Table 2: Estimates of daily and weekly intakes of Al in humans [28, 74].

Major sources of Al exposure in humansDaily Al intake (mg/day)Weekly Al intake (mg/day)÷PTWI (1 mg/kg/bw; for an average 70 kg human PTWI = 70 mg)Amount delivered daily into systemic circulation (at 0.25% absorption rate)

Natural food1–10 [2, 8, 2326]7–700.1–12.5–25 μg
Food with Al additives1–20 (individual intake can exceed 100) [3, 5, 18]7–140 
2.5–50 μg  
(250 μg)
Water0.08–0.224 [2, 8, 21]0.56–1.560.008–0.020.2–0.56 μg
Pharmaceuticals (antacids, buffered analgesics, antiulceratives, and antidiarrheal drugs)126–5000 [1, 2, 8]882–35,00012.6–500315–12,500 μg
Vaccines (HepB, Hib, Td, DTP)0.51–4.56 [9]NANA510-4560 μg
Cosmetics, skin-care products, and antiperspirants70 [1, 9]490NA8.4 μg (at 0.012% absorption rate) [10, 11]
Cooking utensils and food packaging0–2 [2]0–140–0.20–5 μg

PTWI (provisional tolerable weekly intake) is based on orally ingested Al, generally only 0.1–0.4% of Al is absorbed from the GI tract, however, Al may form complexes with citrate, fluoride, carbohydrates, phosphates, and dietary acids (malic, oxalic, tartaric, succinic, aspartic, and glutamic), which may increase its GI absorption (0.5–5% [70, 82]). Coexposure to acidic beverages (lemon juice, tomato juice, and coffee) also increases Al absorption as well as conditions of Ca2+, Mg2+, Cu2+, and Zn2+ deficiency [70, 8385].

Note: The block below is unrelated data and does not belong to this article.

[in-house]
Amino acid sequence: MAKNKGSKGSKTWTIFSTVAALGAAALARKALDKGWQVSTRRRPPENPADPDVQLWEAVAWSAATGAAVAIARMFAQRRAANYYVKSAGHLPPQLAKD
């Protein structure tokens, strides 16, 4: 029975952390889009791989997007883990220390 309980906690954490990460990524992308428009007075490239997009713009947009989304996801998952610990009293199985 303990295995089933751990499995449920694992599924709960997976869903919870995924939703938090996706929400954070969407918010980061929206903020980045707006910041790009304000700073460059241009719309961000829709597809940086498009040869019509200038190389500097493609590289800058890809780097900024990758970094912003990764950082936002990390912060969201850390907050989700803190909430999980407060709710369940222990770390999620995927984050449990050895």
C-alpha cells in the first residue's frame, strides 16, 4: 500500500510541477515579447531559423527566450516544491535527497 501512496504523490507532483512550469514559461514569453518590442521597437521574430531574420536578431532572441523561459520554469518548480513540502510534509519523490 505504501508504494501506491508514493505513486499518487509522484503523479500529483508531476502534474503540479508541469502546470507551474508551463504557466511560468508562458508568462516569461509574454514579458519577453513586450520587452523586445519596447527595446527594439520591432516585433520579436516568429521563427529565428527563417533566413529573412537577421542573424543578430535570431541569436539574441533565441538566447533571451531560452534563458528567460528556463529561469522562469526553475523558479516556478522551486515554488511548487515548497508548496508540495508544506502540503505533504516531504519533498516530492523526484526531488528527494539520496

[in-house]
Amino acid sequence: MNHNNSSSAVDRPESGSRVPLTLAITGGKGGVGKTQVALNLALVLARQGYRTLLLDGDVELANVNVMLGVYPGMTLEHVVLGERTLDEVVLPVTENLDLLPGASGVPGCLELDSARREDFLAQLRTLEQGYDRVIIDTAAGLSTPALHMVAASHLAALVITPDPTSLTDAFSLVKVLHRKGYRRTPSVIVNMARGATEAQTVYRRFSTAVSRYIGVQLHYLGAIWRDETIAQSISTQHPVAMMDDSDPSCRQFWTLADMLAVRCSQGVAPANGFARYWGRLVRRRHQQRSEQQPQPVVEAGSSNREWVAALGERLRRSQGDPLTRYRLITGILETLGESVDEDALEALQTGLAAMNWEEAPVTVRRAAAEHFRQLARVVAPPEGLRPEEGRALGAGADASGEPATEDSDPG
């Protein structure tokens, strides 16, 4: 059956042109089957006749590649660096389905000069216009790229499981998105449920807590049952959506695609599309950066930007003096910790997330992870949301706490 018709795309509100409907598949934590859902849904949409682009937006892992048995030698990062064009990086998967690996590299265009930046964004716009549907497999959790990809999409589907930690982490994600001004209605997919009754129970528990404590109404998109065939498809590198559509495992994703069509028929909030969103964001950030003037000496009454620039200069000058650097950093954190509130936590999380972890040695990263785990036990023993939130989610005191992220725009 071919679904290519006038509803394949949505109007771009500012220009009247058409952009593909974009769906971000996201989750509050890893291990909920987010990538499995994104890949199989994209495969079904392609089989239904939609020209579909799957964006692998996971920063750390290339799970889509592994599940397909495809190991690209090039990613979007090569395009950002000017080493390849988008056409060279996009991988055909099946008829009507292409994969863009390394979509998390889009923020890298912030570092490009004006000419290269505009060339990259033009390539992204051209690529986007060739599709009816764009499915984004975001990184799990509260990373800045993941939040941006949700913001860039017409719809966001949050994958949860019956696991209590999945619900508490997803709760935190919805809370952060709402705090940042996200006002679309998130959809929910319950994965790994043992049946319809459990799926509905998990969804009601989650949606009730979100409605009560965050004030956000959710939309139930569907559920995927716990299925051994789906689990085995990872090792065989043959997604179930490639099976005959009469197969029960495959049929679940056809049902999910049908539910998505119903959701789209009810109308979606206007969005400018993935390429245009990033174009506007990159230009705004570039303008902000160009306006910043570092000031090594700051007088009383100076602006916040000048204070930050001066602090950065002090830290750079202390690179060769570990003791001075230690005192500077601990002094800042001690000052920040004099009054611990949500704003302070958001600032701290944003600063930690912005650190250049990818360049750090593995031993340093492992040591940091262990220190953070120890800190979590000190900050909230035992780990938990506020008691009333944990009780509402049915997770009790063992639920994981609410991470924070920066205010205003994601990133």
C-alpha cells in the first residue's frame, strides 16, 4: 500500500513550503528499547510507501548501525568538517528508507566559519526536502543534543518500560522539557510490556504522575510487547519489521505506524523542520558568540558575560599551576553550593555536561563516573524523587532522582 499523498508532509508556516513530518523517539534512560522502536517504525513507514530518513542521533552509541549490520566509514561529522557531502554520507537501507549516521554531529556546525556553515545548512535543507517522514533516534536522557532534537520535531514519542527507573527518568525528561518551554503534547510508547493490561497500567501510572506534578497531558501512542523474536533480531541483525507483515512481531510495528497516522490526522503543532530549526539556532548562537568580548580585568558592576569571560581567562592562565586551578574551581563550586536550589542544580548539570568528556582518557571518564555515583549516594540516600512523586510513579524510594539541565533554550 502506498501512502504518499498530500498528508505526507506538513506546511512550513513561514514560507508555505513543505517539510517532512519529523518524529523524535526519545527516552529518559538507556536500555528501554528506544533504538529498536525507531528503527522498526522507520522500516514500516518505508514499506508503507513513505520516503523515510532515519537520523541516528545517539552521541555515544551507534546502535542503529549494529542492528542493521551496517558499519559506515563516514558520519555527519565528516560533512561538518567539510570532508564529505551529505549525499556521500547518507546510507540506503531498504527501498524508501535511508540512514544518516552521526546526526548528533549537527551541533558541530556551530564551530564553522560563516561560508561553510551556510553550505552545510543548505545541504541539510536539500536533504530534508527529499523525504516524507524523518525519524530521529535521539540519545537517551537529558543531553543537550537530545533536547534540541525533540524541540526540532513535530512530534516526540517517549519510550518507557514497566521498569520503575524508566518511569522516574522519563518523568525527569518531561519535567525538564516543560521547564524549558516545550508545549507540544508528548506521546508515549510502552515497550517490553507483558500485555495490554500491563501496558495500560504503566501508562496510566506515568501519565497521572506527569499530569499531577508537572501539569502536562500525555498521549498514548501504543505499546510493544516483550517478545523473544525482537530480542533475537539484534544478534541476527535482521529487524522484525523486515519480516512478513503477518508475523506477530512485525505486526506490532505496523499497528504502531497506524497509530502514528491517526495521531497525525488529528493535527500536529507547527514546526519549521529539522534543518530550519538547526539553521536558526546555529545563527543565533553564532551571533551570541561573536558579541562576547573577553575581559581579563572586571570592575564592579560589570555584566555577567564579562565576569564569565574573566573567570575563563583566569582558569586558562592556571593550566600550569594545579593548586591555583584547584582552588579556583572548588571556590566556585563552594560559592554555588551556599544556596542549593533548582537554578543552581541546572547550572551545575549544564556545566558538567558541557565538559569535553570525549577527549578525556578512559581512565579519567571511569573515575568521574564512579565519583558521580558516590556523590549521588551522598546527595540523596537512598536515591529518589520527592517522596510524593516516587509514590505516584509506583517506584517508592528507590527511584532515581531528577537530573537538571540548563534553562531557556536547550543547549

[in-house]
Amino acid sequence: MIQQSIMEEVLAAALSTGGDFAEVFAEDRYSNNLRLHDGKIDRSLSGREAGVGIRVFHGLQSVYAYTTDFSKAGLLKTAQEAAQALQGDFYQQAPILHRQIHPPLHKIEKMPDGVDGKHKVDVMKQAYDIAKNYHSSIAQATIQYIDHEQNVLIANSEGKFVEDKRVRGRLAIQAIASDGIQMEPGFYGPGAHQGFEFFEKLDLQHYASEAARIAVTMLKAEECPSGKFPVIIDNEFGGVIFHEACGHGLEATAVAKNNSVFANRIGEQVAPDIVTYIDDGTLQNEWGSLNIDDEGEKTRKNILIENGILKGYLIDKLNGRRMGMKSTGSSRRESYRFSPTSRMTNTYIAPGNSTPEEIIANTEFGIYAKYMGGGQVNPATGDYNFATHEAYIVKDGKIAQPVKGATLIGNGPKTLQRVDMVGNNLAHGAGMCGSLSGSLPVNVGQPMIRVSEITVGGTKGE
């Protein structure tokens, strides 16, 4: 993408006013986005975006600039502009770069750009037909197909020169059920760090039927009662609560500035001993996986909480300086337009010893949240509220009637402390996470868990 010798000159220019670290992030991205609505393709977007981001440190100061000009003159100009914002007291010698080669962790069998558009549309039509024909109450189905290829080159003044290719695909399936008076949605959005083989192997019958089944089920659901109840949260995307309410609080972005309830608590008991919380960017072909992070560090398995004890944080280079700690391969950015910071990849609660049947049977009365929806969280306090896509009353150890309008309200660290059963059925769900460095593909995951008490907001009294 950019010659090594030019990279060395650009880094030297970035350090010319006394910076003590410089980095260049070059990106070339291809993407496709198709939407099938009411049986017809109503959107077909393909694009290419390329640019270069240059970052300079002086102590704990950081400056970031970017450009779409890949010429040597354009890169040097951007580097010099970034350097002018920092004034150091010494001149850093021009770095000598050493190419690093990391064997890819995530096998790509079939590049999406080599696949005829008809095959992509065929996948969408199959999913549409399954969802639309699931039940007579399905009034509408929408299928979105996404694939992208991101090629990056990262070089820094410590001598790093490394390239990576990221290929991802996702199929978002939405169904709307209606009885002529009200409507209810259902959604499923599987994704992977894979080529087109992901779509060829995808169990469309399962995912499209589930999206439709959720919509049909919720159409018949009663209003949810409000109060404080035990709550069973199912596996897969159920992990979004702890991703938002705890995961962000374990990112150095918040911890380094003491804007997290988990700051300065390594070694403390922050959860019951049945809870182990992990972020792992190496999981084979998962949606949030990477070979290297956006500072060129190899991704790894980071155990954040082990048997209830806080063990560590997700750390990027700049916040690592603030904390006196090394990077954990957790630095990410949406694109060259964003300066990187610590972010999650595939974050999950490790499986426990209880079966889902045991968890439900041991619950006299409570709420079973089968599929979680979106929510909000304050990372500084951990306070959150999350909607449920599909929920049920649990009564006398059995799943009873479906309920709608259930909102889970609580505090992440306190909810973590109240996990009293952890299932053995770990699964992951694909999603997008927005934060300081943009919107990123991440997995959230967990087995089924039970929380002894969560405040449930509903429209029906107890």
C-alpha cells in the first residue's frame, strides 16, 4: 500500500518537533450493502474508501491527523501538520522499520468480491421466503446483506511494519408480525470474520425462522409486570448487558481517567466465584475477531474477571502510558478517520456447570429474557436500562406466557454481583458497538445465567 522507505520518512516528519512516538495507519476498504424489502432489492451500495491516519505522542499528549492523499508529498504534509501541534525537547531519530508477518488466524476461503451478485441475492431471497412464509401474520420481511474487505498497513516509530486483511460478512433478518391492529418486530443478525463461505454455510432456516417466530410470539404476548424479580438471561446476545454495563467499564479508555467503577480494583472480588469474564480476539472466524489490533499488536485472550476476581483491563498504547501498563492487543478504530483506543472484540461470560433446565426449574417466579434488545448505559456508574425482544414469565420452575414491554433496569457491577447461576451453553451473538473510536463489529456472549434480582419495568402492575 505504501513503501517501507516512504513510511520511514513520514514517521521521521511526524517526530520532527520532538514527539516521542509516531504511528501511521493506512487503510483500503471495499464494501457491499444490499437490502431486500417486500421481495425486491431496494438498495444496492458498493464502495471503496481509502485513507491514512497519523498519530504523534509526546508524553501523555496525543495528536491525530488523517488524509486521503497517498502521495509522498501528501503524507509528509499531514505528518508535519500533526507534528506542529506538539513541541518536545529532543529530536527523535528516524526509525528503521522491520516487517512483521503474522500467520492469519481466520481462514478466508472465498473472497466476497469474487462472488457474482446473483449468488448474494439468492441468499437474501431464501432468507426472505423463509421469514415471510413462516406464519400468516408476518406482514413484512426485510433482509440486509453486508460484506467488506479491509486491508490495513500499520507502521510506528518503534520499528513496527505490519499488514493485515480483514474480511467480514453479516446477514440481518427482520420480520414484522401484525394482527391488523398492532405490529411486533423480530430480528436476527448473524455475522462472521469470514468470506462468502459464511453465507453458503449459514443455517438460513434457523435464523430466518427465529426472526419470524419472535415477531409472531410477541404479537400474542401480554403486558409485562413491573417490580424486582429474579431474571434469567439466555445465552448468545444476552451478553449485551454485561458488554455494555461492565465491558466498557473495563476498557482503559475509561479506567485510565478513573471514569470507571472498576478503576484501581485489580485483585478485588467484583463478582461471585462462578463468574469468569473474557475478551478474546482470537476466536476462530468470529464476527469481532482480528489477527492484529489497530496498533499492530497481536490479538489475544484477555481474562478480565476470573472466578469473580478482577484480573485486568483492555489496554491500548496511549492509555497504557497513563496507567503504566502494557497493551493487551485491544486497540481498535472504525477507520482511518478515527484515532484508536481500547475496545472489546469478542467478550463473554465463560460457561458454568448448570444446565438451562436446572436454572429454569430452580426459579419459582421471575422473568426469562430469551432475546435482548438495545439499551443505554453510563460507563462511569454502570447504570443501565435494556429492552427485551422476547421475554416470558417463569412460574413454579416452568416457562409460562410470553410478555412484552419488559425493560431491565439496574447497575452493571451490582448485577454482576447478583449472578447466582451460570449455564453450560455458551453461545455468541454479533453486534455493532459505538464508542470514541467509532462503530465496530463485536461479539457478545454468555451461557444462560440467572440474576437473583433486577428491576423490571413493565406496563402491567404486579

A single dose of vaccine delivers the equivalent of 204–1284 mg orally ingested Al (0.51−5.56 mg), all of which is absorbed into systemic circulation [86, 91]. Al hydroxide, a common vaccine adjuvant has been linked to a host of neurodegenerative diseases; it also induces hyperphosphorylation of MAP tau in vivo [44, 45, 87].
The risk of antiperspirants is both from dermal exposure and inhalation of acrosols. Al is absorbed from the nasal epithelia into olfactory nerves and distributed directly into the brain [88, 91].